14. Lai Y, Sun F (2003) The relationship between microsatellite slippage mutation rate and the number of repeat units. Mol Biol Evol 20:2123–2131CrossRefPubMedGoogle Scholar
  15. Lane A, Shine R (2011) Phylogenetic relationships within laticaudine sea kraits (Elapidae). Mol Phylogenet Evol 59:567–577CrossRefPubMedGoogle Scholar
  16. Lane AM, Oldroyd BP, Shine R (2008) Microsatellite loci for laticaudine sea kraits. Mol Ecol Resour 8:1161–1163CrossRefPubMedGoogle Scholar
  17. Lee HJ, Lee DH, Yoon SJ, Kim DH, Kim SG, Hyun YS, Min GS, Chung KW (2013) Characterization of 20 microsatellite loci by multiplex PCR in swimming crab, Portunus trituberculatus. Genes Genom 35:77–85CrossRefGoogle Scholar
  18. Lindqvist AK, Magnusson PK, Balciuniene J, Wadelius C, Lindholm E, Alarcón-Riquelme ME, Gyllensten UB (1996) Chromosome-specific panels of tri- and tetranucleotide microsatellite markers for multiplex fluorescent detection and automated genotyping: evaluation of their utility in pathology and forensics. Genome Res 6:1170–1176CrossRefPubMedGoogle Scholar
  19. Lukoschek V, Avise JC (2011) Development of ten polymorphic microsatellite loci for the sea snake Hydrophis elegans (Elapidae: Hydrophiinae) and cross-species amplification for fifteen marine hydrophiine species. Cons Gen Res 3:497–501CrossRefGoogle Scholar
  20. Lukoschek V, Avise JC (2012) Development of eleven polymorphic microsatellite loci for the sea snake Emydocephalus annulatus (Elapidae: Hydrophiinae) and cross-species amplification for seven species in the sister genus Aipysurus. Cons Gen Res 4:11–14CrossRefGoogle Scholar
  21. Lukoschek V, Waycott M, Dunshea G (2005) Isolation and characterization of microsatellite loci from the Australasian sea snake, Aipysurus laevis. Mol Ecol Notes 5:875–881CrossRefGoogle Scholar
  22. Park J, Kim IH, Koo KS, Park D (2016) First record of Laticauda semifasciata (Reptilia: Squamata: Elapidae: Laticaudinae) from Korea. Anim Syst Evol Divers 32:148–152CrossRefGoogle Scholar
  23. Peakall R, Gilmore S, Keys W, Morgante M, Rafalski (1998) A Cross-species amplification of soybean (Glycine max) simple sequence repeats within the genus and other legume genera: Implications for the transferability of SSRs in plants. Mol Biol Evol 15:1275–1287CrossRefPubMedGoogle Scholar
  24. Perry JC, Rowe L (2011) Rapid microsatellite development for water striders by next-generation sequencing. J Hered 102:125–129CrossRefPubMedGoogle Scholar
  25. Rasmussen AR, Murphy JC, Ompi MG, Gibbons JW, Uetz P (2011) Marine Reptiles. PLoS ONE 6:e27373CrossRefPubMedCentralPubMedGoogle Scholar
  26. Rasmussen AR, Sanders KL, Guinea ML, Amey AP (2014) Sea snakes in Australian waters (Serpentes: subfamilies Hydrophiinae and Laticaudinae): a review with an updated identification key. Zootaxa 3869:351–371CrossRefPubMedGoogle Scholar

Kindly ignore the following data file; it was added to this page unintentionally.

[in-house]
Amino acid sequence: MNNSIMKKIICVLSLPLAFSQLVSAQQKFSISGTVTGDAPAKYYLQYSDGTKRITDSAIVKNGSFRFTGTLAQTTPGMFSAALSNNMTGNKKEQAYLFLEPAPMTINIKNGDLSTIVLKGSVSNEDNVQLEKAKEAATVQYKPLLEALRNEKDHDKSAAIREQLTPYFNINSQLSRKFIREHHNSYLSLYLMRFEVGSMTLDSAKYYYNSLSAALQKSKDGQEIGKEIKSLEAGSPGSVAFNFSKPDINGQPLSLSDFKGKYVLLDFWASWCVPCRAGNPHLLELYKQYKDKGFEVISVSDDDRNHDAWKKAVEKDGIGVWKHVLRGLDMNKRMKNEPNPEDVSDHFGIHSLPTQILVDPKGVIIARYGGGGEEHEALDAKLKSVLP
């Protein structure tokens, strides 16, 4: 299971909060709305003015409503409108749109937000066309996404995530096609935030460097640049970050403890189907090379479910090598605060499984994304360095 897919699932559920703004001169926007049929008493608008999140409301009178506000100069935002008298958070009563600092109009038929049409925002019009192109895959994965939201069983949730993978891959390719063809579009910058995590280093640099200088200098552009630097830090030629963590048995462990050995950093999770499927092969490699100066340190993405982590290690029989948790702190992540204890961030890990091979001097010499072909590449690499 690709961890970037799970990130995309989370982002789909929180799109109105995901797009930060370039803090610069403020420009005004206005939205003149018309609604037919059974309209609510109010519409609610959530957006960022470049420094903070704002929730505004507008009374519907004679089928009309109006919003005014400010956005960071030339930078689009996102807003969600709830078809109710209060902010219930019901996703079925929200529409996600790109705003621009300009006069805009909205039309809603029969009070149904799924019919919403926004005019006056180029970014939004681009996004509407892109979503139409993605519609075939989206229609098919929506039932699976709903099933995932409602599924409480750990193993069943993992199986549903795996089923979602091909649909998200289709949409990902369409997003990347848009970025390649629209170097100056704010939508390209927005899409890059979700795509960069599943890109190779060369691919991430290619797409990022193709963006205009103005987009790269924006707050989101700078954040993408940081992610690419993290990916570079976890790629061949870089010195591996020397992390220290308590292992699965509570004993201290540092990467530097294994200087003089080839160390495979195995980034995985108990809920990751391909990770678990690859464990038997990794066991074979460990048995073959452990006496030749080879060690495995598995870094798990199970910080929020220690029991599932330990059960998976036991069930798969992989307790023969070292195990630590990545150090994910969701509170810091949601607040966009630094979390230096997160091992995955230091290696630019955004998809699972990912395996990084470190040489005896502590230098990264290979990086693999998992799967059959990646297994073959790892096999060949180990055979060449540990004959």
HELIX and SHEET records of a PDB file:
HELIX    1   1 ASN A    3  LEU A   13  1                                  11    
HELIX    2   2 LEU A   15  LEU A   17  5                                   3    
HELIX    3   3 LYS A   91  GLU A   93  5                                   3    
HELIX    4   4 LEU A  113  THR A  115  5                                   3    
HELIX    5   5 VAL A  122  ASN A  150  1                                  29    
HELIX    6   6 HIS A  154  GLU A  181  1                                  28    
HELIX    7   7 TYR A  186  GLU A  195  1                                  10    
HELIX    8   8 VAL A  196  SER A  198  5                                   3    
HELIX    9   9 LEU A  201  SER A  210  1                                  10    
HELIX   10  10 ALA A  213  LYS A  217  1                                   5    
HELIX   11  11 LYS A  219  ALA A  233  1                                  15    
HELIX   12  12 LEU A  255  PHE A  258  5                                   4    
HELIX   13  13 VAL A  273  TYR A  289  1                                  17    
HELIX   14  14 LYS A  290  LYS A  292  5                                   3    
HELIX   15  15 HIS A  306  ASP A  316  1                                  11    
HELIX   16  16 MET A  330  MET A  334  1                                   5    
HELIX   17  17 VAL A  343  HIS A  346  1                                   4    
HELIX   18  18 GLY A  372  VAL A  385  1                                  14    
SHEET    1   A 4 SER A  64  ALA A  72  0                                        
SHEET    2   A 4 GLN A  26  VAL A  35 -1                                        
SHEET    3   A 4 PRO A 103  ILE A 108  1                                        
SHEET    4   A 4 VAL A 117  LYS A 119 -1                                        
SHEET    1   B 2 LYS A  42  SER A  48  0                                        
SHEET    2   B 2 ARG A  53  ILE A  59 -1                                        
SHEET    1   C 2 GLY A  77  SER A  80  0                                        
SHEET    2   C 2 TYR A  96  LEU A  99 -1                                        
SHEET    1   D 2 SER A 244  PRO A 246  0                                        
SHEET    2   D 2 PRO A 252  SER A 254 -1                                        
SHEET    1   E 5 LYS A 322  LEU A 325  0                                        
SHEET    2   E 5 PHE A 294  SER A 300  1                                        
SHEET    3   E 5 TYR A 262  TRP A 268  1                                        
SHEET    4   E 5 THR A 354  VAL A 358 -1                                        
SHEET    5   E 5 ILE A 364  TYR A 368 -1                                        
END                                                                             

27. Rice WR (1989) Analyzing tables of statistical tests. Evolution Int J org Evolution 43:223–225CrossRefGoogle Scholar
  28. Rousset F (2008) Genepop’007: a complete re-implementation of the Genepop software for Windows and Linux. Mol Ecol Resour 8:103–106CrossRefPubMedGoogle Scholar
  29. Sanders KL, Lee MSY, Leys R, Foster R, Keogh JS (2008) Molecular phylogeny and divergence dates for Australasian elapids and sea snakes (Hydrophiinae): evidence from seven genes for rapid evolutionary radiations. J Evol Biol 21:682–695CrossRefPubMedGoogle Scholar
  30. Santana Q, Coetze M, SteenKamp E, Mlonyeni O, Hammond G, Wingfield M, Wingfield B (2009) Microsatellite Discovery by deep sequencing of enriched genomic libraries. Biotechniques 46:217–223CrossRefPubMedGoogle Scholar
  31. Scanlon JD, Lee MSY (2004) Phylogeny of Australasian venomous snakes (Colubroidea, Elapidae, Hydrophiinae) based on phenotypic and molecular evidence. Zool Scr 33:335–366CrossRefGoogle Scholar
  32. Smith MA (1926) Monograph of the sea-snakes (Hydrophiidae). Oxford University Press, LondonGoogle Scholar
  33. Tandavanitj N, Mitani S, Toda M (2013) Origins of Laticauda laticaudata and Laticauda semifasciata (Elapidae: Laticaudinae) individuals collected from the main islands of Japan as inferred from molecular data. Curr Herpetol 32:135–141CrossRefGoogle Scholar
  34. Van Oosterhout C, Hutchinson WF, Wills DPM, Shipley P (2004) MICRO-CHECKER: software for identifying and correcting genotyping errors in microsatellite data. Mol Ecol Notes 4:135Google Scholar
  35. Weir BS, Cockerham CC (1984) Estimating F-statistics for the analysis of population structure. Evol Int J Org Evol 38:1358–1370Google Scholar
  36. Xu Q, Liu R (2011) Development and characterization of microsatellite markers for genetic analysis of the swimming crab, Portunus trituberculatus. Biochem Genet 49:202–212CrossRefPubMedGoogle Scholar

Copyright information

© The Genetics Society of Korea and Springer Science+Business Media B.V. 2017

Authors and Affiliations

  • Young Se Hyun
    • 1
  • Il-Hun Kim
    • 1
  • Ha Yeun Song
    • 1
  • Daesik Park
    • 2
  • Mamoru Toda
    • 3
  • Tein-Shun Tai
    • 4
  • Hye Suck An
    • 1
  1. 1.National Marine Biodiversity Institute of Korea (MABIK)SeochunSouth Korea
  2. 2.Division of Science EducationKangwon National UniversityChuncheonSouth Korea
  3. 3.Tropical Biosphere Research CenterUniversity of the RyukyusNishiharaJapan
  4. 4.Department of Biological Science and TechnologyNational Pingtung University of Science and TechnologyPingtung CountyTaiwan (Republic of China)

Personalised recommendations